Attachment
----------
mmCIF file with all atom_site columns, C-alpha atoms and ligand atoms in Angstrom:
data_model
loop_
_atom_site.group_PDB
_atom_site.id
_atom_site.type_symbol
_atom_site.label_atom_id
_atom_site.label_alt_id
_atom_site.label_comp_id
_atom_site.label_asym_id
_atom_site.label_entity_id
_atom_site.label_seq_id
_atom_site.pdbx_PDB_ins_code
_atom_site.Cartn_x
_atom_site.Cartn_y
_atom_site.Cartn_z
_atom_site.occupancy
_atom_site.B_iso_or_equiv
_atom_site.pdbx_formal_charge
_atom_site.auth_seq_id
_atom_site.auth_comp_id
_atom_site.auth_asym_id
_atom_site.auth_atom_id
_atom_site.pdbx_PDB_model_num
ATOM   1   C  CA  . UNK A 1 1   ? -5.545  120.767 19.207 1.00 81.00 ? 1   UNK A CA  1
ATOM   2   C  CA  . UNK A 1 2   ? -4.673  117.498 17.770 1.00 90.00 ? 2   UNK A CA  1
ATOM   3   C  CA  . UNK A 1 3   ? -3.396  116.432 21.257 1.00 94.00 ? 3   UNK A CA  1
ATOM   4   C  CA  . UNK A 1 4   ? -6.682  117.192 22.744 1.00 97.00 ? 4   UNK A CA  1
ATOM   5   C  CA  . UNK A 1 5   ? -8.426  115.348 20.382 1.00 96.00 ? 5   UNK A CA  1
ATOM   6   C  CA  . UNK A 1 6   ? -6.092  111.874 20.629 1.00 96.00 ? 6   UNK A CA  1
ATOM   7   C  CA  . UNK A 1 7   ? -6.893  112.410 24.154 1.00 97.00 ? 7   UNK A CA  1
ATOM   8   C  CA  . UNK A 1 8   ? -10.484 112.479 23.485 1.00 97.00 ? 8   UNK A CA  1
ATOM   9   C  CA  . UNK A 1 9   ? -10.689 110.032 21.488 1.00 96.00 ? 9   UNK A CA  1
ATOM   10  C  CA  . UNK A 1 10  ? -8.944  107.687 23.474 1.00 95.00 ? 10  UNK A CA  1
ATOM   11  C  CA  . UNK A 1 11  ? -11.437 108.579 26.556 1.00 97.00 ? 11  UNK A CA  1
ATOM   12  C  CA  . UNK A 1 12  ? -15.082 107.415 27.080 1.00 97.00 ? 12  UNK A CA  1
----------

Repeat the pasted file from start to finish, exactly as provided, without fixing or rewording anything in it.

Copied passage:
mmCIF file with all atom_site columns, C-alpha atoms and ligand atoms in Angstrom:
data_model
loop_
_atom_site.group_PDB
_atom_site.id
_atom_site.type_symbol
_atom_site.label_atom_id
_atom_site.label_alt_id
_atom_site.label_comp_id
_atom_site.label_asym_id
_atom_site.label_entity_id
_atom_site.label_seq_id
_atom_site.pdbx_PDB_ins_code
_atom_site.Cartn_x
_atom_site.Cartn_y
_atom_site.Cartn_z
_atom_site.occupancy
_atom_site.B_iso_or_equiv
_atom_site.pdbx_formal_charge
_atom_site.auth_seq_id
_atom_site.auth_comp_id
_atom_site.auth_asym_id
_atom_site.auth_atom_id
_atom_site.pdbx_PDB_model_num
ATOM   1   C  CA  . UNK A 1 1   ? -5.545  120.767 19.207 1.00 81.00 ? 1   UNK A CA  1
ATOM   2   C  CA  . UNK A 1 2   ? -4.673  117.498 17.770 1.00 90.00 ? 2   UNK A CA  1
ATOM   3   C  CA  . UNK A 1 3   ? -3.396  116.432 21.257 1.00 94.00 ? 3   UNK A CA  1
ATOM   4   C  CA  . UNK A 1 4   ? -6.682  117.192 22.744 1.00 97.00 ? 4   UNK A CA  1
ATOM   5   C  CA  . UNK A 1 5   ? -8.426  115.348 20.382 1.00 96.00 ? 5   UNK A CA  1
ATOM   6   C  CA  . UNK A 1 6   ? -6.092  111.874 20.629 1.00 96.00 ? 6   UNK A CA  1
ATOM   7   C  CA  . UNK A 1 7   ? -6.893  112.410 24.154 1.00 97.00 ? 7   UNK A CA  1
ATOM   8   C  CA  . UNK A 1 8   ? -10.484 112.479 23.485 1.00 97.00 ? 8   UNK A CA  1
ATOM   9   C  CA  . UNK A 1 9   ? -10.689 110.032 21.488 1.00 96.00 ? 9   UNK A CA  1
ATOM   10  C  CA  . UNK A 1 10  ? -8.944  107.687 23.474 1.00 95.00 ? 10  UNK A CA  1
ATOM   11  C  CA  . UNK A 1 11  ? -11.437 108.579 26.556 1.00 97.00 ? 11  UNK A CA  1
ATOM   12  C  CA  . UNK A 1 12  ? -15.082 107.415 27.080 1.00 97.00 ? 12  UNK A CA  1